Centennial Gets Water Reuse Line
A mutually beneficial water reclamation project jointly run by the city of Raleigh and NC State’s Centennial Campus will provide the university with a cheaper source of nonpotable water for irrigating the Lonnie Poole Golf Course and other uses on the 1,100-acre research campus.
Reclaimed water — wastewater that has been re-treated to render it fit for further use — is actually cleaner than the fresh water taken from Falls Lake and the Neuse River before it goes into Raleigh’s water treatment plant. But reclaimed water does contain trace amounts of heavy metals and salts that can’t be returned to the water supply because of state regulations. That doesn’t prevent the use of reclaimed water — which costs about half as much as the city’s processed drinking water — for many other purposes.
That’s why the city has invested $5 million in building a reclaimed water line to the edge of campus, and NC State is spending $1.5 million to install a reuse water main on Main Campus Drive. When completed in December, the new main will provide reclaimed water for irrigation, for boilers and cooling towers in the central utility plant and even for flushing toilets in places like the Hunt Library.
“This is a real win-win for the city and for the university,” says Jack Colby, assistant vice chancellor for facilities operations. “It reflects a level of cooperation on sustainability issues. This is one more way that we are reducing the cost of operating the campus without negatively impacting the quality of our programs.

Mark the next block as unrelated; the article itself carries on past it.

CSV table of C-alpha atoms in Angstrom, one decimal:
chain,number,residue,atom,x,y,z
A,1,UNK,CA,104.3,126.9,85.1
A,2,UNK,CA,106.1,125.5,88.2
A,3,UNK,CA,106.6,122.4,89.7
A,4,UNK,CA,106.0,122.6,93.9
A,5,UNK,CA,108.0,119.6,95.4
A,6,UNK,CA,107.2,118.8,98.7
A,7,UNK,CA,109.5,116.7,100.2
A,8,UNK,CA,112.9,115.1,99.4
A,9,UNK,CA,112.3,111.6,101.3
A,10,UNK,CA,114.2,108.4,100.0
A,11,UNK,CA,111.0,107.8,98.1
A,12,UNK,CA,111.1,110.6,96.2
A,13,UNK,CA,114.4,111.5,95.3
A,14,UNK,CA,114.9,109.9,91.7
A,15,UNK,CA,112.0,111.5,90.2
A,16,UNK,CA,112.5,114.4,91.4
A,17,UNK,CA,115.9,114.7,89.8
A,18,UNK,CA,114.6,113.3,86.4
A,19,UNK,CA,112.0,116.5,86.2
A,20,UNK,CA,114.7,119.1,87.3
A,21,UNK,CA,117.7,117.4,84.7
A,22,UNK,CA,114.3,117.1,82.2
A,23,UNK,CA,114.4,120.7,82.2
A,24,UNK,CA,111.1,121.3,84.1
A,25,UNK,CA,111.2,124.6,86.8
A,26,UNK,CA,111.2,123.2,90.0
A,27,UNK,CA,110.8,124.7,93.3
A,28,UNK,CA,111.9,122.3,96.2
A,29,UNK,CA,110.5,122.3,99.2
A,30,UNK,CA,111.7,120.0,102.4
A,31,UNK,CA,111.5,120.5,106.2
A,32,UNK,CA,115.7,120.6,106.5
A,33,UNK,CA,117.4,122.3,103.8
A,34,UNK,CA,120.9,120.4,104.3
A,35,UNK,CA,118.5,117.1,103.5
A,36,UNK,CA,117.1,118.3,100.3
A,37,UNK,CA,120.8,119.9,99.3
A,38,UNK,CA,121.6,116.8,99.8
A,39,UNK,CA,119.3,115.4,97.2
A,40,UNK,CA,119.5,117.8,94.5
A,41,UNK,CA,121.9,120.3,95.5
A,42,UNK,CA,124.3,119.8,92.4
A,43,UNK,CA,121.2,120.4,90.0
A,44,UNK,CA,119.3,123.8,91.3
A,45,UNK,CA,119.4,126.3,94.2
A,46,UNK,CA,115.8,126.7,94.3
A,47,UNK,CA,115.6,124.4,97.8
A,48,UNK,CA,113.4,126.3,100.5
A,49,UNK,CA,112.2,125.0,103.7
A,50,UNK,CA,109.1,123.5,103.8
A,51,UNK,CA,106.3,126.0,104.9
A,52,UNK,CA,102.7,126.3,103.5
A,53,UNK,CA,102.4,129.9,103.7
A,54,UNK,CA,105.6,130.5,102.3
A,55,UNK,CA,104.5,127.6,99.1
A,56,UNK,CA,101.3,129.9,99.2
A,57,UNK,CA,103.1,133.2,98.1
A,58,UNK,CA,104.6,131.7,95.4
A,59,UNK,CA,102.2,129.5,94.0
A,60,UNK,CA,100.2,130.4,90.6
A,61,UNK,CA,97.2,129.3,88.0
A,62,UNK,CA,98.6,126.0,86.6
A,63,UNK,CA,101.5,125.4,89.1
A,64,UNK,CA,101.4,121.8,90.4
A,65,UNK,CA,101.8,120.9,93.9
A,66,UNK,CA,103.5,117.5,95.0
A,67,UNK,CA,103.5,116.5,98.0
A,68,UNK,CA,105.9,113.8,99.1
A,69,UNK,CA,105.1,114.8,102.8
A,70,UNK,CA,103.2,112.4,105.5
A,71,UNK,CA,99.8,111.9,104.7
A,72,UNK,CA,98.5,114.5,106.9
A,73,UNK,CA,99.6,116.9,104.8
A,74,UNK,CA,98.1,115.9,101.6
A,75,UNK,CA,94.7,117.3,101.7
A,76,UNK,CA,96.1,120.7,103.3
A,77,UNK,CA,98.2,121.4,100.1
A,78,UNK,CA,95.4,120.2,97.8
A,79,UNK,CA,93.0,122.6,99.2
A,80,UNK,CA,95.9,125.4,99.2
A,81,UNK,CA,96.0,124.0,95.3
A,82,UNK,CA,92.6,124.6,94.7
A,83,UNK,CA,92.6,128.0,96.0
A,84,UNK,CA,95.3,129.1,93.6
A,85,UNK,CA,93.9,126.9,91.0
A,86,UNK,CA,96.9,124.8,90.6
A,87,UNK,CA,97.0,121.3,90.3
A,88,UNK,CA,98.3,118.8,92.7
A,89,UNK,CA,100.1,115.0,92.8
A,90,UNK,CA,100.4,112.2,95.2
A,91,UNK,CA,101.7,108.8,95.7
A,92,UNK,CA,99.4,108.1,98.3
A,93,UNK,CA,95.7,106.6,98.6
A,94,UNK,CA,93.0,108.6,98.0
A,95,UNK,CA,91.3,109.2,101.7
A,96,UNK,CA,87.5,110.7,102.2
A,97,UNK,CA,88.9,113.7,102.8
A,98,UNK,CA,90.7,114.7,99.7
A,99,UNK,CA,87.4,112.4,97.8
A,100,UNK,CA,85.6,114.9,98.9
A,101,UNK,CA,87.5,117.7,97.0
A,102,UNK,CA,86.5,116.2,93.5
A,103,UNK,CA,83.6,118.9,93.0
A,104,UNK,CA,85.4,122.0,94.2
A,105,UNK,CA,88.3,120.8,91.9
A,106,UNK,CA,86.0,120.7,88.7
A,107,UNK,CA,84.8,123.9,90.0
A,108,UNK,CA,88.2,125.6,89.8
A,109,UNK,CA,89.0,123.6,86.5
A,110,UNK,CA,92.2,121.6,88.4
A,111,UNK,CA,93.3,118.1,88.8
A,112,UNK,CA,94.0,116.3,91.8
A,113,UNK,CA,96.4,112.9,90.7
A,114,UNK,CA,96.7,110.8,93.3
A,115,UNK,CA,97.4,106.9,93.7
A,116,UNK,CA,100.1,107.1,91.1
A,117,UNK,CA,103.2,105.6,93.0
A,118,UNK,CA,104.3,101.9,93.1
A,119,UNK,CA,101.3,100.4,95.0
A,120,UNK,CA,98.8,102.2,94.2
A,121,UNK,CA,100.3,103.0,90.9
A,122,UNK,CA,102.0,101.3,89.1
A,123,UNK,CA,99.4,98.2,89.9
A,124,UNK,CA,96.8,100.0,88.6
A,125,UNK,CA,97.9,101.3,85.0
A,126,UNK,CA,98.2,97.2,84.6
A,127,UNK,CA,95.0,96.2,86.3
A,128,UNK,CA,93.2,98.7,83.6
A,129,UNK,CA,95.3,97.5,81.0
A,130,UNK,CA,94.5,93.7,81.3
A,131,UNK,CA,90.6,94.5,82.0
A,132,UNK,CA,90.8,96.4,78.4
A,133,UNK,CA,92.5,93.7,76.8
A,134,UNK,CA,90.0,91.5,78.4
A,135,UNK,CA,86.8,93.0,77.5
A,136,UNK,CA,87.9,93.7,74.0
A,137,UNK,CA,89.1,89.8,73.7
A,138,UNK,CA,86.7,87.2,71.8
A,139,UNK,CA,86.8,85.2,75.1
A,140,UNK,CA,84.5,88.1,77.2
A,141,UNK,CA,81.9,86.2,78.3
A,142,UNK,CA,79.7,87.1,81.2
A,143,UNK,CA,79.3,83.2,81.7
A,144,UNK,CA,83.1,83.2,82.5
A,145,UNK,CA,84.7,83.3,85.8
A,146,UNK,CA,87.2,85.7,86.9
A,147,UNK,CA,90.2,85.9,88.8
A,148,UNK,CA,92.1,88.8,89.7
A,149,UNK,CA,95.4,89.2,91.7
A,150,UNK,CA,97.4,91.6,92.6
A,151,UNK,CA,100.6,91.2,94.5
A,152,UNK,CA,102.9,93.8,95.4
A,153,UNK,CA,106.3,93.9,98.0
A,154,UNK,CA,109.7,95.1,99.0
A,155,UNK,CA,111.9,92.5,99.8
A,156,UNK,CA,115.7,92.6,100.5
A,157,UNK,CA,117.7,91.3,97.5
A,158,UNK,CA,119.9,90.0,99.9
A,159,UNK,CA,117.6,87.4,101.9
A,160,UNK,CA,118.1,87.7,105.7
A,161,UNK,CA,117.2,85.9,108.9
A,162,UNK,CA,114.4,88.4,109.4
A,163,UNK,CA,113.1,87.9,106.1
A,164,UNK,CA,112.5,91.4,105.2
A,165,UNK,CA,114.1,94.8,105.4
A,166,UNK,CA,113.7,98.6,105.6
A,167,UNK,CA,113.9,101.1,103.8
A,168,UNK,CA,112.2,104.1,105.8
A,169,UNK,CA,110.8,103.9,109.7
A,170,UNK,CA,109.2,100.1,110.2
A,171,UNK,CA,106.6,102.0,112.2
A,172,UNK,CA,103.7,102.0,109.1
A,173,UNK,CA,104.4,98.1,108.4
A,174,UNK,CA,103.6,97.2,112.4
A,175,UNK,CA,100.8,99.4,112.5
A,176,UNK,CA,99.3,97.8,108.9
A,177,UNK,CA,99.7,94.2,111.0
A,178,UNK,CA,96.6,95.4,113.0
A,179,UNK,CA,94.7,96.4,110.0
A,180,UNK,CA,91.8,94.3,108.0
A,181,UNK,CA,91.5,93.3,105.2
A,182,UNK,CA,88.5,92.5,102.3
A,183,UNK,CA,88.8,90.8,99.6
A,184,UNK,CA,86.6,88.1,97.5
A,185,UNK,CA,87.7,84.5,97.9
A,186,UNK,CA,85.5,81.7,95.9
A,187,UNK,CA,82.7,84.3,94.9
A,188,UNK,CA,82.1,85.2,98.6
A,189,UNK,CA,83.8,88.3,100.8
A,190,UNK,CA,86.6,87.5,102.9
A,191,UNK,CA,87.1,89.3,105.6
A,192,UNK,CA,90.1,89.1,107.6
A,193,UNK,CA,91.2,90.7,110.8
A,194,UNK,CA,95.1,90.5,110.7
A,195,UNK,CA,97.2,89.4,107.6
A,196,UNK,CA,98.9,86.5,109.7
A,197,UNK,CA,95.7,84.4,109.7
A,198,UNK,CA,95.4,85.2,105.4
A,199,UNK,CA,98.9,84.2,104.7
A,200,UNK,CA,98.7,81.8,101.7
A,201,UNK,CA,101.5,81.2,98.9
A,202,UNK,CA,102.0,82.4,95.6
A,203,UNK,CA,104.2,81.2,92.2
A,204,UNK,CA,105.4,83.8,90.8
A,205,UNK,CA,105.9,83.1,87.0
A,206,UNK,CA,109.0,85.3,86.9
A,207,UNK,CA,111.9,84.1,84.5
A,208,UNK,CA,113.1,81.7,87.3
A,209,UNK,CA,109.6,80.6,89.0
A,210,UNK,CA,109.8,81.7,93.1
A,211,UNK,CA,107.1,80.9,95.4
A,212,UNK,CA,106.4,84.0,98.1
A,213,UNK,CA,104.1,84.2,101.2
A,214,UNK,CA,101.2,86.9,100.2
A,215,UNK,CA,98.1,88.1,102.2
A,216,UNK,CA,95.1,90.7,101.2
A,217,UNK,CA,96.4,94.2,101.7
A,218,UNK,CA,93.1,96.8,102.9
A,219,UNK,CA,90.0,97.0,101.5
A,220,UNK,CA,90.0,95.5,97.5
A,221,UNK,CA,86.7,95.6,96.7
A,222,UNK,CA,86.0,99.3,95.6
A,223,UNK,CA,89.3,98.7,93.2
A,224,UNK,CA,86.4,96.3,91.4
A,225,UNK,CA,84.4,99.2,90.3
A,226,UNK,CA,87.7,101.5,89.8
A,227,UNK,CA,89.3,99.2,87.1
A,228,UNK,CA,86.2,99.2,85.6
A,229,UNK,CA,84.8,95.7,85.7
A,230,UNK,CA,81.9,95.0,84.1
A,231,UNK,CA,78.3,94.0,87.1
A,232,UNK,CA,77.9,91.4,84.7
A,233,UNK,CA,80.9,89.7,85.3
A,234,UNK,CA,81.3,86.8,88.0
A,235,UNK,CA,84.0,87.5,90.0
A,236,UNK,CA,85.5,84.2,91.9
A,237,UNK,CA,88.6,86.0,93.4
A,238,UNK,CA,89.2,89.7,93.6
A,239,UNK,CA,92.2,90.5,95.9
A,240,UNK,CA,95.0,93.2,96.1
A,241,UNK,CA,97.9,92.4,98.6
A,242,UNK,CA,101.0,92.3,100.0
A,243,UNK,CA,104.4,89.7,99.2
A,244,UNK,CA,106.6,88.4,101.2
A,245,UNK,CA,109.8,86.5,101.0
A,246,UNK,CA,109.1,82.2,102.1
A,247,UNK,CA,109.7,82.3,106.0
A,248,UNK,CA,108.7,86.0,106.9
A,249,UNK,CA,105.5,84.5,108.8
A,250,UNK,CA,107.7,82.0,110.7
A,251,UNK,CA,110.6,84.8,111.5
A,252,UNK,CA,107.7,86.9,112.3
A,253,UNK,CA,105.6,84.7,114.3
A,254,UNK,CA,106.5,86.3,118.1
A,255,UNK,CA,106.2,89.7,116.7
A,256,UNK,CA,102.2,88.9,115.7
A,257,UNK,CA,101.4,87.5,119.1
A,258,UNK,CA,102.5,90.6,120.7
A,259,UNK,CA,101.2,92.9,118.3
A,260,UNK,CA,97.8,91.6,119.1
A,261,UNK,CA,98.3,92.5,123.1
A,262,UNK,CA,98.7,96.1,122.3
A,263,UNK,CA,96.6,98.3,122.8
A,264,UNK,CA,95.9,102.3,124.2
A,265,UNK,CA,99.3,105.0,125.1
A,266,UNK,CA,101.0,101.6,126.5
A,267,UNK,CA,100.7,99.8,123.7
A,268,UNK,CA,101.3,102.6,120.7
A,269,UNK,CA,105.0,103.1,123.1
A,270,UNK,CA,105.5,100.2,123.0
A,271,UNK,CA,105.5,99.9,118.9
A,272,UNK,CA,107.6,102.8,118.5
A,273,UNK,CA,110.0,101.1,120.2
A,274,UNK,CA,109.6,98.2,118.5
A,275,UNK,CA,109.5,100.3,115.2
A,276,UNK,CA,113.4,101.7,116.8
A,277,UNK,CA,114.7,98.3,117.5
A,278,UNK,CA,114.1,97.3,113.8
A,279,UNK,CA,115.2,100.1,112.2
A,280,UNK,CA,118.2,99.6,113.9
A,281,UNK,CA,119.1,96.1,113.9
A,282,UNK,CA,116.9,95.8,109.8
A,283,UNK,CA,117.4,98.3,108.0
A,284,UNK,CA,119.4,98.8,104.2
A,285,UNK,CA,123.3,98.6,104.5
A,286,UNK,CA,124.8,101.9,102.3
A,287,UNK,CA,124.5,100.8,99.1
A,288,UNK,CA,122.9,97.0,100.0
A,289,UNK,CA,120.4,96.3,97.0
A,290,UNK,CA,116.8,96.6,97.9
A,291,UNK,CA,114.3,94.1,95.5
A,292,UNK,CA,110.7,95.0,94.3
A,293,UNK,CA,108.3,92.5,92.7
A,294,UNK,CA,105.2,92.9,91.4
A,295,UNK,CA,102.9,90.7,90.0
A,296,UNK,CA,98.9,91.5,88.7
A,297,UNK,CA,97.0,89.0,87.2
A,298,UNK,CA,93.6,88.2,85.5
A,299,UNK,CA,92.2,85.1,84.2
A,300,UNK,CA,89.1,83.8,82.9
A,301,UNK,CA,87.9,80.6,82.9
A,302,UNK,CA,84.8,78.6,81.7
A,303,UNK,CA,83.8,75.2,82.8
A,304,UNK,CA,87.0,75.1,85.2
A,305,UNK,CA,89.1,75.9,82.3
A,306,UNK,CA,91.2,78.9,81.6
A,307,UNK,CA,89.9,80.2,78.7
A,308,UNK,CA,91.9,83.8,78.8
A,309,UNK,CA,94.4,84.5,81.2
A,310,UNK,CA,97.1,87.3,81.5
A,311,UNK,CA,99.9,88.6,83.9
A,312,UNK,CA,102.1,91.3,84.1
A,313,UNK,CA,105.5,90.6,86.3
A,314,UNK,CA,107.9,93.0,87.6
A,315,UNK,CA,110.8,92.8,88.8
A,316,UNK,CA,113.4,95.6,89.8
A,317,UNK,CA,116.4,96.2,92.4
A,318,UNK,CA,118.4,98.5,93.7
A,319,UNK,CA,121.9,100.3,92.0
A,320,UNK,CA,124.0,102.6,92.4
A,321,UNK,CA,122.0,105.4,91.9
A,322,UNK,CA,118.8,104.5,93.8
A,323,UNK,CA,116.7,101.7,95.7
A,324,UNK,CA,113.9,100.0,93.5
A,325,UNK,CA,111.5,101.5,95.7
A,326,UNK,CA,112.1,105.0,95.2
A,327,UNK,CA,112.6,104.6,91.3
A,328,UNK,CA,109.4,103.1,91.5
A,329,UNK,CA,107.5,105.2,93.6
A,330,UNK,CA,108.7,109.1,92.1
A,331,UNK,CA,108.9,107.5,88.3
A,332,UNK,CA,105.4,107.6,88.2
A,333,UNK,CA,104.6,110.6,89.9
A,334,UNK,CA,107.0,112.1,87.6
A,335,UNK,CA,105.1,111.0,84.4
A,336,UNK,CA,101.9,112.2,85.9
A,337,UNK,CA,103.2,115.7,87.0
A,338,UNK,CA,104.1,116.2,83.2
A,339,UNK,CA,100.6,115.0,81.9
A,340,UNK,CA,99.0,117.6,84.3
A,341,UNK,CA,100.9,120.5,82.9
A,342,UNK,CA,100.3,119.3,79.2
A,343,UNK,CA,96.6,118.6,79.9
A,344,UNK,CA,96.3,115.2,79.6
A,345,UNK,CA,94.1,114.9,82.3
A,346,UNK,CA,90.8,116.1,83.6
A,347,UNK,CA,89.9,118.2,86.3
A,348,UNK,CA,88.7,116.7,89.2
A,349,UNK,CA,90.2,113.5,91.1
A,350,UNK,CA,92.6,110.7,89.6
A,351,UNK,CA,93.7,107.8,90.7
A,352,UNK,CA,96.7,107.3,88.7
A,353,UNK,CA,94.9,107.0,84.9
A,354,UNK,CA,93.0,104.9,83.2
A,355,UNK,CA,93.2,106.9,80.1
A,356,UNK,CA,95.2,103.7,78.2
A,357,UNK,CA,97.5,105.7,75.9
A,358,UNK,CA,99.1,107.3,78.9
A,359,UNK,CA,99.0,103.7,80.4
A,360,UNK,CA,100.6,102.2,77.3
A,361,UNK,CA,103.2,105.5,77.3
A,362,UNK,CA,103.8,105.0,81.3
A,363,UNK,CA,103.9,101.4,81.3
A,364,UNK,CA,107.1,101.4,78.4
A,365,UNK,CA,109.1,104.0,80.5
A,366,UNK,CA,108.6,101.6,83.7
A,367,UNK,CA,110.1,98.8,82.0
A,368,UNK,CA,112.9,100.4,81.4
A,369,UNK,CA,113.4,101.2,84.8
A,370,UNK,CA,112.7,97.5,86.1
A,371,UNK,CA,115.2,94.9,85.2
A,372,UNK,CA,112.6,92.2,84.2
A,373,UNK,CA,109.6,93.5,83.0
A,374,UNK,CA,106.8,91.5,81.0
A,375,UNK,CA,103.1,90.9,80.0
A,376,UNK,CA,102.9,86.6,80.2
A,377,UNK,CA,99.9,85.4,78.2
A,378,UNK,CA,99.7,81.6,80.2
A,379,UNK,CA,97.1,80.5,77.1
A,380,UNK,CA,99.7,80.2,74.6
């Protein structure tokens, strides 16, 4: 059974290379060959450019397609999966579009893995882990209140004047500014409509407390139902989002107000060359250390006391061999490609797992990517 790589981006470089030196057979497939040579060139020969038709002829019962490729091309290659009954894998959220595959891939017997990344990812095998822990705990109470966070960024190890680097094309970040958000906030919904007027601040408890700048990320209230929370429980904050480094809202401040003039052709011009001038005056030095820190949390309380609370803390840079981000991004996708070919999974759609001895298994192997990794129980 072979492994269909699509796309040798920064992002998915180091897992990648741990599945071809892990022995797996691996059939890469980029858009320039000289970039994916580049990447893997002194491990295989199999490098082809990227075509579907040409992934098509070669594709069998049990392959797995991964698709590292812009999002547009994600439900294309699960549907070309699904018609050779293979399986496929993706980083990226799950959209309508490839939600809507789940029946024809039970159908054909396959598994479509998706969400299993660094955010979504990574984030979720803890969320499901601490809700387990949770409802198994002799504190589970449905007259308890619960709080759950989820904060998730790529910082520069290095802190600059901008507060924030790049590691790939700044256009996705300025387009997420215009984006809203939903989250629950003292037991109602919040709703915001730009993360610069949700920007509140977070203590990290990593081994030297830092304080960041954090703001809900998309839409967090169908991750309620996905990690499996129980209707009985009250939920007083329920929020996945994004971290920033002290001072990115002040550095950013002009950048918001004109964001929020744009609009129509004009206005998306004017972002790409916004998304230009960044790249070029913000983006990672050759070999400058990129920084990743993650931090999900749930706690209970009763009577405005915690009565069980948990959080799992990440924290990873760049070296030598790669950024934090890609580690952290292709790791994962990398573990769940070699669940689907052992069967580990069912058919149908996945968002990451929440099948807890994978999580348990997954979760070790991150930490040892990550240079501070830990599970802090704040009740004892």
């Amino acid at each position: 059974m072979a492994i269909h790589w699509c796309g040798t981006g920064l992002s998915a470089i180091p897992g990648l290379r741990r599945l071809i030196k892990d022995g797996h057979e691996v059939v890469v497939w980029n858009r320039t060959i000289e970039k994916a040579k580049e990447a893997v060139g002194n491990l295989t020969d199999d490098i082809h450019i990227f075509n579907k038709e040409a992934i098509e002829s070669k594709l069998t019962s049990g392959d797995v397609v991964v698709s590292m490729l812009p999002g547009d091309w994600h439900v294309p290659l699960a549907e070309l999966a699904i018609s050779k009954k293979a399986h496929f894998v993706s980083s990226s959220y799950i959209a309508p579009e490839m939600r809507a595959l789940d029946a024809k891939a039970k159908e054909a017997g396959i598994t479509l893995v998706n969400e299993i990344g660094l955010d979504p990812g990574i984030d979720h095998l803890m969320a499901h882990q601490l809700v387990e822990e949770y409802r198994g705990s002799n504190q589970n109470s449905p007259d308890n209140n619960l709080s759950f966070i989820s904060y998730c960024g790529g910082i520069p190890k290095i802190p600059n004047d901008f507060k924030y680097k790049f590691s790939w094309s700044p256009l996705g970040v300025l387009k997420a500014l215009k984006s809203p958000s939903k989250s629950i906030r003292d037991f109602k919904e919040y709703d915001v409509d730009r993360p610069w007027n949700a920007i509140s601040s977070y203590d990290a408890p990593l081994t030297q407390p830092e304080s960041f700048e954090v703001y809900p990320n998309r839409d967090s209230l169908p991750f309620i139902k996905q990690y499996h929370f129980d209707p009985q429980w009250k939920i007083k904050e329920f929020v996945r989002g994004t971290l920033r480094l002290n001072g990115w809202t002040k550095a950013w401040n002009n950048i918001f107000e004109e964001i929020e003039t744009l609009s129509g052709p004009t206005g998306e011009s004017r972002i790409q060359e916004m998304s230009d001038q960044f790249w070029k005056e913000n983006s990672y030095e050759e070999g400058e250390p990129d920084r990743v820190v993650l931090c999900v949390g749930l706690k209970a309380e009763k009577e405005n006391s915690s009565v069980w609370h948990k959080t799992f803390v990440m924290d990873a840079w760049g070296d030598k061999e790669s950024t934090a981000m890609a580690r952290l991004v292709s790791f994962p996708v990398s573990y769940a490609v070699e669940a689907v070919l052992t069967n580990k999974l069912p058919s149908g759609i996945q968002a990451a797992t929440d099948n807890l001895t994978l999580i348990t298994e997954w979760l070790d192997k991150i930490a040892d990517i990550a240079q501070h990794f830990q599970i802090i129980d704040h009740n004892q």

“Over time, this is a project that will pay for itself.”
Depending on use and continued growth on Centennial Campus, the line will pay for itself in seven to nine years, Colby says.
Using reclaimed water for irrigation and other uses saves the university money and helps enhance the golf course’s certified Audubon International Signature Golf Sanctuary status as an environmentally friendly course.
“This is a great initiative for NC State and enhances our overall dedication to maintaining a ‘green’ climate on campus,” says LPGC general manager Chip Watson. “It also shows that the university can be a great partner with the city of Raleigh as we both work to be good stewards of our resources.”
Between now and the end of construction in December, some street parking spaces will be closed down to maintain two lanes of traffic along Main Campus Drive. At least one lane of traffic will always be open for the duration of the project.